83 – Defying the Echo Chamber
If you are like me, you probably listen to a number of podcasts about indie publishing. There are a ton of them. Dozens of them are great. Some of them are considered absolutely essential listening for all indie authors.
But, the podcast-o-sphere, like the blog-o-sphere and the 24-hour-cable-news-…o-sphere… are echo chambers.
“The Audience” is a vague, amorphous entity and it hungers for content. It needs its regular feedings or it will turn and feed on the only thing it can find. Your soul.
So, we give it content…
That isn’t inherently bad, in-and-of-itself. The danger comes when we, as “the audience” forget to analyze everything we hear. We forget to use our own minds to determine if something is worth accepting into ourselves or not.
Letting something become part of you without making a conscious decision to absorb it is the single most dangerous and destructive habit humans have as a species.
We all do it. We can’t help it. It’s human nature.
Fortunately, I think writing is probably the best way to gain insight into yourself.
“Writer, know thyself.”
You can’t do this for long without starting to be able to recognize patterns in your behavior. You gain a certain kind of clarity. Almost like stepping outside of yourself and seeing your traits as you would one of your characters.
And, if you have the will and the strength, you can start to make positive changes through conscious decisions.
Or, you can be like me, and just feel smug about your self-awareness while you go back to being a despicable example of what appears to be an almost functional human being.
Either way, the experience teaches to recognize the things our fellow authors, and especially our fellow indie authors, tell each other for what they are. Dangerous, toxic axioms passed down through the centuries.
Recently, I’ve caught myself dwelling on one of the all time biggest and one of the current hot trends.
If I’m going to survive them, I’m going to have to steal their power. Like any good nerd, I only know one way to do that:
Debunk the crap out of them and make the jocks feel bad enough they forget to dunk my head in the toilet.
Sure, it’s a defense mechanism, but I need it in my life right now.
So, that’s what I’m going to do.
Dangerous Soundbyte Number 1: Writer’s Block Doesn’t Exist
“Plumbers don’t get plumber’s block.”
I hear this all the time. Usually from well-established authors with enough published work under their belt to qualify them for the incredibly fluid and elusive title of “prolific.”
But, here’s a little secret: If writer’s block is defined as “not knowing what to write” it definitely exists and under a similar definition of “not knowing what to do” plumber’s block exists, too.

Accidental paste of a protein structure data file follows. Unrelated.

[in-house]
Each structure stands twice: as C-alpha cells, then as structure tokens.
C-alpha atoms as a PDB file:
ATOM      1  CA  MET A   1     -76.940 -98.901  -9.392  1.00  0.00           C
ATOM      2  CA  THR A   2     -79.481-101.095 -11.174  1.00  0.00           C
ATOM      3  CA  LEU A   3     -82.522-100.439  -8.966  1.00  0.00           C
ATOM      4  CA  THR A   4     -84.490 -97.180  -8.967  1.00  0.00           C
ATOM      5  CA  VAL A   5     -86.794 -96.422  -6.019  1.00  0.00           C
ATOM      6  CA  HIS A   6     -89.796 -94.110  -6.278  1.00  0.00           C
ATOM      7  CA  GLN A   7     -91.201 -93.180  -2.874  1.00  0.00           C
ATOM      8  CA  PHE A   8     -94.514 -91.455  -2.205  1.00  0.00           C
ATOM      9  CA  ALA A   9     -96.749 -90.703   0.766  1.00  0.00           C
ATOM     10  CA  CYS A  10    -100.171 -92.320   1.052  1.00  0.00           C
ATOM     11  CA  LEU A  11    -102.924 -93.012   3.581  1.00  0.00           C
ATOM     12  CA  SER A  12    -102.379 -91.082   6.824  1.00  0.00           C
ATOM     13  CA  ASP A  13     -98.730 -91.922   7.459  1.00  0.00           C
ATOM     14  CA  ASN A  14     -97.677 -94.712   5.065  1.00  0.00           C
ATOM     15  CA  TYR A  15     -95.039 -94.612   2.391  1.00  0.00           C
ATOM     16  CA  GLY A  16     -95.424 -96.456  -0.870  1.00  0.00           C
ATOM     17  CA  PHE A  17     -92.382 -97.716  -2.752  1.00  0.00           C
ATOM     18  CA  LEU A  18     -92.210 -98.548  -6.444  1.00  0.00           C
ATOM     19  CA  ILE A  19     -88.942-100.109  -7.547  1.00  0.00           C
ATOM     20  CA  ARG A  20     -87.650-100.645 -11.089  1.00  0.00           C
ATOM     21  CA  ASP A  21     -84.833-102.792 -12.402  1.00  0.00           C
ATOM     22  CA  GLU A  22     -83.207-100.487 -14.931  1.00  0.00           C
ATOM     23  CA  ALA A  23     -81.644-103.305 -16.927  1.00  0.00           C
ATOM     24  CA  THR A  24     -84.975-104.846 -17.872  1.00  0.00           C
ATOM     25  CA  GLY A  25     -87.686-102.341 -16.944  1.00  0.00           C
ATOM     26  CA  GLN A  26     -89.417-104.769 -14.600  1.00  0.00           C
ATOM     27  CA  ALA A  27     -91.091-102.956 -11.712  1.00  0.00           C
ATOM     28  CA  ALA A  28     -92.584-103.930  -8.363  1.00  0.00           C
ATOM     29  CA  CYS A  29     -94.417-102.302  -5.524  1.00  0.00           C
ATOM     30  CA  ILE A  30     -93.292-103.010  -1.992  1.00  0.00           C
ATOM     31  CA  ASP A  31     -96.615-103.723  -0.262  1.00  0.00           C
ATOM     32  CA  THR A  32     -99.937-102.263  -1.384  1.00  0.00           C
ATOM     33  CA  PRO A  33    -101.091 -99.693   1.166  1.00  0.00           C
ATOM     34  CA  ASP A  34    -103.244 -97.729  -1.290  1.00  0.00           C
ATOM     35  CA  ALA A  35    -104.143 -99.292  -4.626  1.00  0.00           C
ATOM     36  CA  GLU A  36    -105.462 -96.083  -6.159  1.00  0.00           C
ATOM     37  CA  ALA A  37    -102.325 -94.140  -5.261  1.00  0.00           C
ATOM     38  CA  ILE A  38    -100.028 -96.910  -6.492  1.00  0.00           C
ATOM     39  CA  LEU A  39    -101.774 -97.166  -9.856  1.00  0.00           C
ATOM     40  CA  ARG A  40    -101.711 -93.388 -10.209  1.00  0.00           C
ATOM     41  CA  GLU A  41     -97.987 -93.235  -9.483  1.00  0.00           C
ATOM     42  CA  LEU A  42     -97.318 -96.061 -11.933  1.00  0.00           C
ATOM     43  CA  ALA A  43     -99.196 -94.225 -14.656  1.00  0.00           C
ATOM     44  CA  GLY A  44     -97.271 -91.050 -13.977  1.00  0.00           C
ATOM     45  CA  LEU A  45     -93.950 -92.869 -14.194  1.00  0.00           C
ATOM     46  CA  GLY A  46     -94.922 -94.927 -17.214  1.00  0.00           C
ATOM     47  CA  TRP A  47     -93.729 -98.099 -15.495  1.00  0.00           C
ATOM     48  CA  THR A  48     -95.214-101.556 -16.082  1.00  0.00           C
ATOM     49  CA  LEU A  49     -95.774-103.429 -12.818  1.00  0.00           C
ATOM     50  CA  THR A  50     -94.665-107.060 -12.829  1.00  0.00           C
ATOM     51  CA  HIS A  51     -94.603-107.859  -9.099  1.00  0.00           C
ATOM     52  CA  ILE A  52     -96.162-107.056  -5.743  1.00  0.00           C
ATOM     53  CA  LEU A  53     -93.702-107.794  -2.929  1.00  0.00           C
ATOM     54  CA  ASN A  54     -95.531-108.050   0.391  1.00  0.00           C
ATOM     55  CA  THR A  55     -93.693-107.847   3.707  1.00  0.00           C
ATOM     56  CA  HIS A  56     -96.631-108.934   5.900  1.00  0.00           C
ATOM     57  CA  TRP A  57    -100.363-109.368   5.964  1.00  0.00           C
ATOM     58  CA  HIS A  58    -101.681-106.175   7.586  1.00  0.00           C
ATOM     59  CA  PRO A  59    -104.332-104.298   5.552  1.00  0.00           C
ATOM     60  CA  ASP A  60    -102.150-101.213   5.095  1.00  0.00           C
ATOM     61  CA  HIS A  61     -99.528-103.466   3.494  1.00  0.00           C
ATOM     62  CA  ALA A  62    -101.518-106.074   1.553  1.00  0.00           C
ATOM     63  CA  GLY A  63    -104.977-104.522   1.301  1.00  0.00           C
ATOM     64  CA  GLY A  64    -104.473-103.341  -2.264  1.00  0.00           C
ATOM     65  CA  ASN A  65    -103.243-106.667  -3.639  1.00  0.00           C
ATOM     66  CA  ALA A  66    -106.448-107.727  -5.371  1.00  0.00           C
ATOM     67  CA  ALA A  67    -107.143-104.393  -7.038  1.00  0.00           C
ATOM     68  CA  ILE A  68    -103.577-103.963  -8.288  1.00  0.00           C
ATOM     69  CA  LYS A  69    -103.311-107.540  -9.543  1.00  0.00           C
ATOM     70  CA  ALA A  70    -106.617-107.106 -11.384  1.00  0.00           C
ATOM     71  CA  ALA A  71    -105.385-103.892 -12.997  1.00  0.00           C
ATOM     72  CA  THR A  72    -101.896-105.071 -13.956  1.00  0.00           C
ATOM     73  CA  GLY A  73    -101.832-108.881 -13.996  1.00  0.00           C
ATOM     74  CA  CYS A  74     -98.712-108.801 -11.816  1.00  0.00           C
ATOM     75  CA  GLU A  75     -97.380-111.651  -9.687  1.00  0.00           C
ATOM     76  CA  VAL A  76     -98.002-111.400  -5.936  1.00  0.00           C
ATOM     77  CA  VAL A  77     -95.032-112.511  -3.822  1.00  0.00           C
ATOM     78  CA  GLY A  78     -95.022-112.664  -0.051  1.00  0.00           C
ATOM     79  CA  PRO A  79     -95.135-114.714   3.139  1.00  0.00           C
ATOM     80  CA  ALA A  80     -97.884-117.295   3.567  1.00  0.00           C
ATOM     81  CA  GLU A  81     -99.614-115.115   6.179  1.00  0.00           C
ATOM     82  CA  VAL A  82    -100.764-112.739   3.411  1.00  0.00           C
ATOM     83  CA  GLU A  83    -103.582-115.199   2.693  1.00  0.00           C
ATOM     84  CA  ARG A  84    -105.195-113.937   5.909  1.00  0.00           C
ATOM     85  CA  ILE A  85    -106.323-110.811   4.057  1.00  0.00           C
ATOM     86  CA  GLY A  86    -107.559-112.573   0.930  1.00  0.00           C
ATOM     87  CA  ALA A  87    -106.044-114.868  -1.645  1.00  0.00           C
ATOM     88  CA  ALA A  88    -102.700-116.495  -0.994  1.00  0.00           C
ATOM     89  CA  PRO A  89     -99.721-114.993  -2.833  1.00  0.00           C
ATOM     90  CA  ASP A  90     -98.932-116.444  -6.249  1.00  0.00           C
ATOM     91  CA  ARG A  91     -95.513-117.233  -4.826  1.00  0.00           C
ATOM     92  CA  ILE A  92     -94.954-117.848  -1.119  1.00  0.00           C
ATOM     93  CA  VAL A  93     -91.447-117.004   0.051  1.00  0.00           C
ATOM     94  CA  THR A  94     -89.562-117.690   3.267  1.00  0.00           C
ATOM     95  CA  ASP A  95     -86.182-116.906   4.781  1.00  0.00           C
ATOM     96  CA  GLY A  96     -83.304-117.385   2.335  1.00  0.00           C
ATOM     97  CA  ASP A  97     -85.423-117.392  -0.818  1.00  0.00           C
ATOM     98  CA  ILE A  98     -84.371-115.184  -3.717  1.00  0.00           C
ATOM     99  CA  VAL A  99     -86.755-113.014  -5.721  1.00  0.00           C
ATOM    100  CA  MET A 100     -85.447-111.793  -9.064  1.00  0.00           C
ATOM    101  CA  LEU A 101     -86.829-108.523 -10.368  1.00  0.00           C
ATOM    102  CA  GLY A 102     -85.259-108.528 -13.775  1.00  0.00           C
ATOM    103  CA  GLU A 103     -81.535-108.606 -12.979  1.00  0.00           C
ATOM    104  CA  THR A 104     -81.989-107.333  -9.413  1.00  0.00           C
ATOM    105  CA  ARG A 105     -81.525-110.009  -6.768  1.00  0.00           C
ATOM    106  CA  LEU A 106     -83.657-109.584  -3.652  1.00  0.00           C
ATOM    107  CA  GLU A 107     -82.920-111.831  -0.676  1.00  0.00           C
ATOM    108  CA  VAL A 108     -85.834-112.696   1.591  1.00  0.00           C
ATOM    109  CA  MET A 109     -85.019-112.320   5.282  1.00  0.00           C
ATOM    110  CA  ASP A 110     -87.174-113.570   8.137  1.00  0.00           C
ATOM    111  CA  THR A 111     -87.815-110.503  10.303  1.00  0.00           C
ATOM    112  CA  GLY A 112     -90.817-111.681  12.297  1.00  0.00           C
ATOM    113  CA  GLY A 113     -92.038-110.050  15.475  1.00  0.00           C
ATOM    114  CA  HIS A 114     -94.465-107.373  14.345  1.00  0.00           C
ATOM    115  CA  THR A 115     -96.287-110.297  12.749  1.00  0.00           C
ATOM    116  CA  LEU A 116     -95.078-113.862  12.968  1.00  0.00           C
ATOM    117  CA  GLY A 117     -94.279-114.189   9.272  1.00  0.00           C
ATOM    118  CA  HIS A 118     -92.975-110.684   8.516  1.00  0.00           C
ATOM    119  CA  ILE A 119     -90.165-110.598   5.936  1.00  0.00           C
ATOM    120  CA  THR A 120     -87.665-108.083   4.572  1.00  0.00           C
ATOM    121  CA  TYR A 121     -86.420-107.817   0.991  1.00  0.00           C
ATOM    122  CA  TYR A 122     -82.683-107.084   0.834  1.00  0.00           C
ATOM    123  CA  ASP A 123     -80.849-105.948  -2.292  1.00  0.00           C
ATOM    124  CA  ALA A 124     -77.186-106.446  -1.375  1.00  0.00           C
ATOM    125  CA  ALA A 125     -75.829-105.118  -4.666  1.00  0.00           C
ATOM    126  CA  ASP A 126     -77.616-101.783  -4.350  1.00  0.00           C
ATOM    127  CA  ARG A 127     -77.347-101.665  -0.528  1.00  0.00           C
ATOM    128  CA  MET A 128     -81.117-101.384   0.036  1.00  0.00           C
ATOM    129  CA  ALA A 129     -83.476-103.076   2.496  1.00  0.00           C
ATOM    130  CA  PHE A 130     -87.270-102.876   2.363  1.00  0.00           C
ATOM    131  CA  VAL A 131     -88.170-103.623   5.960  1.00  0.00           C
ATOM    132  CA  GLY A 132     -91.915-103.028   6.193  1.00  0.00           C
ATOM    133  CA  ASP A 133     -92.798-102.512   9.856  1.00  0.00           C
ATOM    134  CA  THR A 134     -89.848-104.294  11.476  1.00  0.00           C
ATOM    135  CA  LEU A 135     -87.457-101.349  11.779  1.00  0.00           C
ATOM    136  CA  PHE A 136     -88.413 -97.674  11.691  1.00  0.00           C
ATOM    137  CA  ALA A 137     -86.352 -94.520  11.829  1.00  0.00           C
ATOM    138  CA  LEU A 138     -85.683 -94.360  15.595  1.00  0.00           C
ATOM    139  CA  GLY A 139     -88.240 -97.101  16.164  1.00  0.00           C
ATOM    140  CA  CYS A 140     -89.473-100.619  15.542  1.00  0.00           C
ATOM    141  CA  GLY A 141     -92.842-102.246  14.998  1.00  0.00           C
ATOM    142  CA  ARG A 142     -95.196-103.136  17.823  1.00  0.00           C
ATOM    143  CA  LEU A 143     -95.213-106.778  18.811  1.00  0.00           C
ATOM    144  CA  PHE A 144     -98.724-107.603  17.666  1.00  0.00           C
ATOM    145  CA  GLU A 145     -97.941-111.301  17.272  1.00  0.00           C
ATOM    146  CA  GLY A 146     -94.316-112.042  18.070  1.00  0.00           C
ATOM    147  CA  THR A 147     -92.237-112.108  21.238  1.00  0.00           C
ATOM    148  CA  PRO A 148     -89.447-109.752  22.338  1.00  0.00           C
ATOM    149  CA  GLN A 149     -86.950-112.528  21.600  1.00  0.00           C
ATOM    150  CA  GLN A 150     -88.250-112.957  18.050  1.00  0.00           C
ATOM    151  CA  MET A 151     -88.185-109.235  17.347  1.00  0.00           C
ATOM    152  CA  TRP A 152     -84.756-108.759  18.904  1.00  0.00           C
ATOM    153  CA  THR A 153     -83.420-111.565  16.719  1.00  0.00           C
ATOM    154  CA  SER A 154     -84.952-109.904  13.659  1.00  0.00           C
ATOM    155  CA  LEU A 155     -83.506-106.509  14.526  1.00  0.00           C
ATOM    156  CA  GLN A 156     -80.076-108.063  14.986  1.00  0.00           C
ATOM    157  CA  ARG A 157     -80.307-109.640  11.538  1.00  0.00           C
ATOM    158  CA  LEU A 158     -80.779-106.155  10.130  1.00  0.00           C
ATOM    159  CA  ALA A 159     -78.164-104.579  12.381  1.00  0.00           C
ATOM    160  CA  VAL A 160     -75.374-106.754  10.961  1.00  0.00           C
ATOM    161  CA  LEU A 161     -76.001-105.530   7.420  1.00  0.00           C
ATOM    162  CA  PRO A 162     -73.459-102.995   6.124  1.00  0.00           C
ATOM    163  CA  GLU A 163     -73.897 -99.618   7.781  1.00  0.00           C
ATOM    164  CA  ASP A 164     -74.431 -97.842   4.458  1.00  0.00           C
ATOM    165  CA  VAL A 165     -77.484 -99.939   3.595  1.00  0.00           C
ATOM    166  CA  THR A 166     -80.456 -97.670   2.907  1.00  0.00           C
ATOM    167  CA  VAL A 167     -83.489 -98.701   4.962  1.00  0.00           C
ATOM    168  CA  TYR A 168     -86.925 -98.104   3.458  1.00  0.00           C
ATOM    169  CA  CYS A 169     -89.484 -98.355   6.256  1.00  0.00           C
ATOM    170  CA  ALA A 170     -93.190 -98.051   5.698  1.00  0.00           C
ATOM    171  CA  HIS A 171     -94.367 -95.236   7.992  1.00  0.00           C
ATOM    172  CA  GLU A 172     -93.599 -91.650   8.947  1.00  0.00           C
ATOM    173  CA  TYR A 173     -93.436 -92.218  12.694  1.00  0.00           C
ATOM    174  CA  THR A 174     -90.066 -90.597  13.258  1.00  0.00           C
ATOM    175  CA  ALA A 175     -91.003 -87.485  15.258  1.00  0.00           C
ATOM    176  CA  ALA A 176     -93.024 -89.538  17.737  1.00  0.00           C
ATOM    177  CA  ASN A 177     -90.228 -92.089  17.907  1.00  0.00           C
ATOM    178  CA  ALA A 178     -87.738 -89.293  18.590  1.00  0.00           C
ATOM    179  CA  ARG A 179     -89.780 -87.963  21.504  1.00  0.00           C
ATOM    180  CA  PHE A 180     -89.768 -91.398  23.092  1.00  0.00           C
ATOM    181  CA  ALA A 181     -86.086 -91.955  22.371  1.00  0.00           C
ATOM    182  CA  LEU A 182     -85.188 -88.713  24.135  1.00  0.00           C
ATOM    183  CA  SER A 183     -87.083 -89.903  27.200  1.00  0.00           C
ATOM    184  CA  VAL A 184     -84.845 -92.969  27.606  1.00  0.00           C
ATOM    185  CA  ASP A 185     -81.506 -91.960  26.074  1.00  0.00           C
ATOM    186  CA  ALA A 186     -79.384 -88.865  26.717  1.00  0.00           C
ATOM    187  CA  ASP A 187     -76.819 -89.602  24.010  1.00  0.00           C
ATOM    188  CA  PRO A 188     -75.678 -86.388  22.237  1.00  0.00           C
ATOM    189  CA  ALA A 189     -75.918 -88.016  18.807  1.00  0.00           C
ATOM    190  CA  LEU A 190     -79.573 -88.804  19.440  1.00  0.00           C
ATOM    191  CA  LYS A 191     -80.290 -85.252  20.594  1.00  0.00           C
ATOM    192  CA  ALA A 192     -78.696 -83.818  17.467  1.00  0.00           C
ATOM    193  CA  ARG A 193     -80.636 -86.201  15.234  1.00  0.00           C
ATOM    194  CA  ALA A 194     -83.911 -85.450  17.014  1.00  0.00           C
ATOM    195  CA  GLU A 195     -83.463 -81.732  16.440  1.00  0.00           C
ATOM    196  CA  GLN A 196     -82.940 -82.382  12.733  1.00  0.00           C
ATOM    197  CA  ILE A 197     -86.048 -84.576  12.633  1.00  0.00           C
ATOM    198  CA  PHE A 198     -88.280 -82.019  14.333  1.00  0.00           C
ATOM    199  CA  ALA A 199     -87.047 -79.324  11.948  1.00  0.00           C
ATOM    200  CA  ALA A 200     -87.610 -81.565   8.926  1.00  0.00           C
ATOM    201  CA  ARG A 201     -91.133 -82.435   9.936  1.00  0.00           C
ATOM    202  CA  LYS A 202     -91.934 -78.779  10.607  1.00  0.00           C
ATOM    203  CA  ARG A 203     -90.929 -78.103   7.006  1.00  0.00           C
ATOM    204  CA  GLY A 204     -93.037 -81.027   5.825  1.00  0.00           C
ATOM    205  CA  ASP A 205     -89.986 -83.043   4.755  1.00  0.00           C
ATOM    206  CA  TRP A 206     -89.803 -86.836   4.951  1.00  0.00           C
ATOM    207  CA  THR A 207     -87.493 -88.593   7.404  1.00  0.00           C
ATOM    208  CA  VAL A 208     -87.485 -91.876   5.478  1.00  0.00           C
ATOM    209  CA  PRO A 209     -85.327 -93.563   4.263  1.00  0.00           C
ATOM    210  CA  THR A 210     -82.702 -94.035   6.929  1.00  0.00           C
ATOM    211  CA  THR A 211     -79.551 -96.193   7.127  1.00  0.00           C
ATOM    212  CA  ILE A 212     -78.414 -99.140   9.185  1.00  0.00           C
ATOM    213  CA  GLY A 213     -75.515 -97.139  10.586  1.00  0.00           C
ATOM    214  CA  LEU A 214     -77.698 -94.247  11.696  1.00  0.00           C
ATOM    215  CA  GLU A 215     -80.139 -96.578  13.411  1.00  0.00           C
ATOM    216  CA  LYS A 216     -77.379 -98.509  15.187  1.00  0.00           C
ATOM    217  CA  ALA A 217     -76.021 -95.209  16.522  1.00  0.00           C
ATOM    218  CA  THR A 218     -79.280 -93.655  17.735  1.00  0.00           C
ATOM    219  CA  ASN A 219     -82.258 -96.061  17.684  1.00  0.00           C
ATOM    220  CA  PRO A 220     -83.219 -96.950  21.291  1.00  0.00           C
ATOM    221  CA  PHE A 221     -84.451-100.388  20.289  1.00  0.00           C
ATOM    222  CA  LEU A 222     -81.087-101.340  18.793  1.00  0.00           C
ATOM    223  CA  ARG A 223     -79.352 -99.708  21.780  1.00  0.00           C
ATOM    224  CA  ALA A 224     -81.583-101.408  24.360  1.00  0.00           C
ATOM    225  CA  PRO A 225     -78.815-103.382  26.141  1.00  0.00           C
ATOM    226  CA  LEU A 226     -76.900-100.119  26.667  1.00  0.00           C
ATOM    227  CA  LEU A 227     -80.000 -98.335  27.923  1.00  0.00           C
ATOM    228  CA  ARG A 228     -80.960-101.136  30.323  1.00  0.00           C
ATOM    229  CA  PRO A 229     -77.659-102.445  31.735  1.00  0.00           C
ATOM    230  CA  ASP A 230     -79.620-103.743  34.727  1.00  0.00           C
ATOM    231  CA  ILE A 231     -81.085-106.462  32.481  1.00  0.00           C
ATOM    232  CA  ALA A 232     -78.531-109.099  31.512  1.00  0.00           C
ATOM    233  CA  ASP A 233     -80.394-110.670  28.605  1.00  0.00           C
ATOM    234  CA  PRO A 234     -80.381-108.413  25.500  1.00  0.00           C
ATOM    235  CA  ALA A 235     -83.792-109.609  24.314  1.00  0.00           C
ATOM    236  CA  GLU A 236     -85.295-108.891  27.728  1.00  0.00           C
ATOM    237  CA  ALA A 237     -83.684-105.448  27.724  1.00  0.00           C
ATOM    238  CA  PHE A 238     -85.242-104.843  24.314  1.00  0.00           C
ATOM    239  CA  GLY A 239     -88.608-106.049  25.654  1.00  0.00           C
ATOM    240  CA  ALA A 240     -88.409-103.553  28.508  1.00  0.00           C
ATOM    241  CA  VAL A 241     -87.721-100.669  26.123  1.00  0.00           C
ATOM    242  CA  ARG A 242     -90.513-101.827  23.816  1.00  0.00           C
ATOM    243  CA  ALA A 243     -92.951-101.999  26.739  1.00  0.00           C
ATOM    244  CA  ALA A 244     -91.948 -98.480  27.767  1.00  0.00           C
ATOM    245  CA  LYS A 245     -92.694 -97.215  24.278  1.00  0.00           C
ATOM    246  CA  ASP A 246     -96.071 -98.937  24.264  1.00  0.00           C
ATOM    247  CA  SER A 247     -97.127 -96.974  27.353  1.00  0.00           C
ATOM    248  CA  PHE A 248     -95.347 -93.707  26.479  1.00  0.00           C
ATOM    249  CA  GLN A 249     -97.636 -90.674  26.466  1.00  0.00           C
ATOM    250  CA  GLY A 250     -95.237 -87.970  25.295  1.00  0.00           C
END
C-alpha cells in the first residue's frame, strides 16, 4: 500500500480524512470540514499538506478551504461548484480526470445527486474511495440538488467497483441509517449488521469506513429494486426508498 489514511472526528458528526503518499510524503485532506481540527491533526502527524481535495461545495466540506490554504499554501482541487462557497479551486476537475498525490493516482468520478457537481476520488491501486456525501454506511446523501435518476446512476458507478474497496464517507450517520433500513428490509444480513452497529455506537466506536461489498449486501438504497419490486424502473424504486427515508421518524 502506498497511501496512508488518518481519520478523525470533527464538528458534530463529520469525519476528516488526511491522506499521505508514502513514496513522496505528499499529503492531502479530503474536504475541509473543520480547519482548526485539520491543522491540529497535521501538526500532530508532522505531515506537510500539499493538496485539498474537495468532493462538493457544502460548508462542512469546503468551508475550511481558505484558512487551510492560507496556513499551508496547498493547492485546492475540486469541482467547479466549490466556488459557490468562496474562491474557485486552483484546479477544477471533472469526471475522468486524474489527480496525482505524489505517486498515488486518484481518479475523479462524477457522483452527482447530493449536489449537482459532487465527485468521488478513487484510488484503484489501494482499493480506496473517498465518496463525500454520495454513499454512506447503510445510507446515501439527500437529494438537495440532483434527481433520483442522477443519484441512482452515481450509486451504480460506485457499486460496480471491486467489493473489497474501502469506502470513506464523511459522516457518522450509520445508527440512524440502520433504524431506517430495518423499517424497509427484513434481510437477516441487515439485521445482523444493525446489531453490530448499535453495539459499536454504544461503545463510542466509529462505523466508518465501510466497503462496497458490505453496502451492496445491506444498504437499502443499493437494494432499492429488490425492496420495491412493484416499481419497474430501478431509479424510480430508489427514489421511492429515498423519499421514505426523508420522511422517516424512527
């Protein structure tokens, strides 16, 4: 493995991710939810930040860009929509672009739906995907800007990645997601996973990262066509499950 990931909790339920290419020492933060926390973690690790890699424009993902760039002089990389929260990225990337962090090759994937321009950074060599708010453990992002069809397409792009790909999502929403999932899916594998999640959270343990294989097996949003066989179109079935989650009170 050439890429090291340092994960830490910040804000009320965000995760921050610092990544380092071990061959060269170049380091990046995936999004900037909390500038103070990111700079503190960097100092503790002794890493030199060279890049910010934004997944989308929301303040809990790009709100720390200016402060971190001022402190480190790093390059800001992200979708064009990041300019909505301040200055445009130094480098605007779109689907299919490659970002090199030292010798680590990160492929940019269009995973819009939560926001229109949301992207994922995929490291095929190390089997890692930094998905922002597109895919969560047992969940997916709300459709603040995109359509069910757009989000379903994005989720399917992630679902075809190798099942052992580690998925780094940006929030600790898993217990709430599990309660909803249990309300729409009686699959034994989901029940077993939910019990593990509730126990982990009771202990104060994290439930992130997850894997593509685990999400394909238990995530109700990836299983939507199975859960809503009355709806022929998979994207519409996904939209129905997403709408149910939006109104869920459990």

I think both are a matter of experience and skill.
There is a reason the master’s of the craft don’t believe in it anymore. They have gained the abilities needed to overcome it through hard work and training. They’ve learned how to solve all of the problems. They’ve got all of the tools they need. That’s why they are masters.
But, like all humans, their minds favor remembering the positive things and banishing the bad. It’s one of those tasty neurological survival things. We forget when things suck and it causes us to live in a revised personal history.
Most of us, myself included, are apprentices in this craft. We’ve learned some of the skills we need, but we just haven’t ever encountered something a master finds old hat.
We’ve never seen a metaphorical clog caused by He-Man underoos being flushed down the drain.
So we don’t know what to do. We don’t know how to fix the problem. We get stuck. We get discouraged. We give up.
And that, my friends, is writer’s block.
There is hope, though. We can do like the apprentice plumber does. We can get help from an old pro. That’s why mentors and collaborators are so important. That’s why, despite the occasional dive into self-doubt, depression, and unreal expectations caused by listening to people miles ahead of us, we still should.
Just think of it like this: If writer’s block wasn’t a real problem, why would there be so many techniques developed to overcome it?
And here’s the secret sauce for all of those legitimate techniques: They all come down to one thing. Not worrying about it.